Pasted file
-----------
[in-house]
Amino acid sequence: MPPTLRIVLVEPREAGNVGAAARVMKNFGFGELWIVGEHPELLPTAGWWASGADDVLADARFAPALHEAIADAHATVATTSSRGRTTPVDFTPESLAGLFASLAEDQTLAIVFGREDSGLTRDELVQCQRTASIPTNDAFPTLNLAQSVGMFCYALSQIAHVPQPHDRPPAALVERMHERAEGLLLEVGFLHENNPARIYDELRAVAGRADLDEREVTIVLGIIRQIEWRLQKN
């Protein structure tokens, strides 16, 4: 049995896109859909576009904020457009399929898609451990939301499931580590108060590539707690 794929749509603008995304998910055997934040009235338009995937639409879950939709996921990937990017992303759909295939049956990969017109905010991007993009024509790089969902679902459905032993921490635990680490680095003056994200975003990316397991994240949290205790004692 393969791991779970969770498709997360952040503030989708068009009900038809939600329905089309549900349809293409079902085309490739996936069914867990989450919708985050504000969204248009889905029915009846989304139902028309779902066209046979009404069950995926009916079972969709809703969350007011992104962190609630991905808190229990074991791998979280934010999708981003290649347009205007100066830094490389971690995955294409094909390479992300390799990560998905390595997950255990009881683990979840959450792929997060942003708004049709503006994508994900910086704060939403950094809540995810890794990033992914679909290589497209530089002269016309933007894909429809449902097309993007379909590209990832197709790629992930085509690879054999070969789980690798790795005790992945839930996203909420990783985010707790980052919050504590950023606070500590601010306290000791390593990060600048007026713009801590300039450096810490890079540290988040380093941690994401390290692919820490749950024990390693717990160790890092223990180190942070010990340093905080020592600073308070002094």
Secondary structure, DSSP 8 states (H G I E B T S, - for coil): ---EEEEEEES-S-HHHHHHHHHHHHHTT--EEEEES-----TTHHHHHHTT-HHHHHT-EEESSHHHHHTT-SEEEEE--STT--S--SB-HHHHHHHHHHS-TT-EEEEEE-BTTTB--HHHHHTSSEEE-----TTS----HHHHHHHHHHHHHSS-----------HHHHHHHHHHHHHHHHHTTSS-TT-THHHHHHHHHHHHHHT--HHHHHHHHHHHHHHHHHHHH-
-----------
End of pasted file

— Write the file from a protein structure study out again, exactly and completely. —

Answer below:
[in-house]
Amino acid sequence: MPPTLRIVLVEPREAGNVGAAARVMKNFGFGELWIVGEHPELLPTAGWWASGADDVLADARFAPALHEAIADAHATVATTSSRGRTTPVDFTPESLAGLFASLAEDQTLAIVFGREDSGLTRDELVQCQRTASIPTNDAFPTLNLAQSVGMFCYALSQIAHVPQPHDRPPAALVERMHERAEGLLLEVGFLHENNPARIYDELRAVAGRADLDEREVTIVLGIIRQIEWRLQKN
């Protein structure tokens, strides 16, 4: 049995896109859909576009904020457009399929898609451990939301499931580590108060590539707690 794929749509603008995304998910055997934040009235338009995937639409879950939709996921990937990017992303759909295939049956990969017109905010991007993009024509790089969902679902459905032993921490635990680490680095003056994200975003990316397991994240949290205790004692 393969791991779970969770498709997360952040503030989708068009009900038809939600329905089309549900349809293409079902085309490739996936069914867990989450919708985050504000969204248009889905029915009846989304139902028309779902066209046979009404069950995926009916079972969709809703969350007011992104962190609630991905808190229990074991791998979280934010999708981003290649347009205007100066830094490389971690995955294409094909390479992300390799990560998905390595997950255990009881683990979840959450792929997060942003708004049709503006994508994900910086704060939403950094809540995810890794990033992914679909290589497209530089002269016309933007894909429809449902097309993007379909590209990832197709790629992930085509690879054999070969789980690798790795005790992945839930996203909420990783985010707790980052919050504590950023606070500590601010306290000791390593990060600048007026713009801590300039450096810490890079540290988040380093941690994401390290692919820490749950024990390693717990160790890092223990180190942070010990340093905080020592600073308070002094």
Secondary structure, DSSP 8 states (H G I E B T S, - for coil): ---EEEEEEES-S-HHHHHHHHHHHHHTT--EEEEES-----TTHHHHHHTT-HHHHHT-EEESSHHHHHTT-SEEEEE--STT--S--SB-HHHHHHHHHHS-TT-EEEEEE-BTTTB--HHHHHTSSEEE-----TTS----HHHHHHHHHHHHHSS-----------HHHHHHHHHHHHHHHHHTTSS-TT-THHHHHHHHHHHHHHT--HHHHHHHHHHHHHHHHHHHH-